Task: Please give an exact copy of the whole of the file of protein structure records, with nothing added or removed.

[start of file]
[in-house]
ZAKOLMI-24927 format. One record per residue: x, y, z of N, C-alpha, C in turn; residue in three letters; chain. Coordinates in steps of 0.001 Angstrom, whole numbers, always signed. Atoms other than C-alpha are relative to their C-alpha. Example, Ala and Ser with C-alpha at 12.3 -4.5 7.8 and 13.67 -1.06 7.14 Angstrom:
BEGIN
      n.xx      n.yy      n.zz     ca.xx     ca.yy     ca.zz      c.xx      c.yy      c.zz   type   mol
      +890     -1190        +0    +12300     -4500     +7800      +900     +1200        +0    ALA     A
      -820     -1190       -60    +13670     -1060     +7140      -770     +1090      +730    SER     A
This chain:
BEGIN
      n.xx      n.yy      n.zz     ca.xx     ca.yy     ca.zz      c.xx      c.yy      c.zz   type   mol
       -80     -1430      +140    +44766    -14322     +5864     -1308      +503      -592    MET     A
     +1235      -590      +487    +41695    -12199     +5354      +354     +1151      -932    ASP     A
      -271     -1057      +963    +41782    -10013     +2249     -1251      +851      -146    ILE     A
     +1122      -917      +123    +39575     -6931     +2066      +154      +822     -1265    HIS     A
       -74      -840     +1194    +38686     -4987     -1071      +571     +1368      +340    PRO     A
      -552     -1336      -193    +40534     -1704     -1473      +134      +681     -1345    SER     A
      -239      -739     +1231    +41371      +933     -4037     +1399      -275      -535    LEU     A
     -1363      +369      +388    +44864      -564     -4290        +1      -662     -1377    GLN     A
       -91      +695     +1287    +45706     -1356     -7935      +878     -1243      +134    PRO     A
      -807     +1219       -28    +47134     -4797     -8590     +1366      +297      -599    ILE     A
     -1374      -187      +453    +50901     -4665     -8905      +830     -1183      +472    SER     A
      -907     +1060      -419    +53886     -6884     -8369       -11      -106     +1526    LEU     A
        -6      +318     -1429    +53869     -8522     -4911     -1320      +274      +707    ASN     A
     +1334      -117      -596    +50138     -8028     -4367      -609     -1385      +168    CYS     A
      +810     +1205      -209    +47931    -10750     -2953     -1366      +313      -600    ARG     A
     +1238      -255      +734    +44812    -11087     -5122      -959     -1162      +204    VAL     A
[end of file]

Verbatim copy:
[in-house]
ZAKOLMI-24927 format. One record per residue: x, y, z of N, C-alpha, C in turn; residue in three letters; chain. Coordinates in steps of 0.001 Angstrom, whole numbers, always signed. Atoms other than C-alpha are relative to their C-alpha. Example, Ala and Ser with C-alpha at 12.3 -4.5 7.8 and 13.67 -1.06 7.14 Angstrom:
BEGIN
      n.xx      n.yy      n.zz     ca.xx     ca.yy     ca.zz      c.xx      c.yy      c.zz   type   mol
      +890     -1190        +0    +12300     -4500     +7800      +900     +1200        +0    ALA     A
      -820     -1190       -60    +13670     -1060     +7140      -770     +1090      +730    SER     A
This chain:
BEGIN
      n.xx      n.yy      n.zz     ca.xx     ca.yy     ca.zz      c.xx      c.yy      c.zz   type   mol
       -80     -1430      +140    +44766    -14322     +5864     -1308      +503      -592    MET     A
     +1235      -590      +487    +41695    -12199     +5354      +354     +1151      -932    ASP     A
      -271     -1057      +963    +41782    -10013     +2249     -1251      +851      -146    ILE     A
     +1122      -917      +123    +39575     -6931     +2066      +154      +822     -1265    HIS     A
       -74      -840     +1194    +38686     -4987     -1071      +571     +1368      +340    PRO     A
      -552     -1336      -193    +40534     -1704     -1473      +134      +681     -1345    SER     A
      -239      -739     +1231    +41371      +933     -4037     +1399      -275      -535    LEU     A
     -1363      +369      +388    +44864      -564     -4290        +1      -662     -1377    GLN     A
       -91      +695     +1287    +45706     -1356     -7935      +878     -1243      +134    PRO     A
      -807     +1219       -28    +47134     -4797     -8590     +1366      +297      -599    ILE     A
     -1374      -187      +453    +50901     -4665     -8905      +830     -1183      +472    SER     A
      -907     +1060      -419    +53886     -6884     -8369       -11      -106     +1526    LEU     A
        -6      +318     -1429    +53869     -8522     -4911     -1320      +274      +707    ASN     A
     +1334      -117      -596    +50138     -8028     -4367      -609     -1385      +168    CYS     A
      +810     +1205      -209    +47931    -10750     -2953     -1366      +313      -600    ARG     A
     +1238      -255      +734    +44812    -11087     -5122      -959     -1162      +204    VAL     A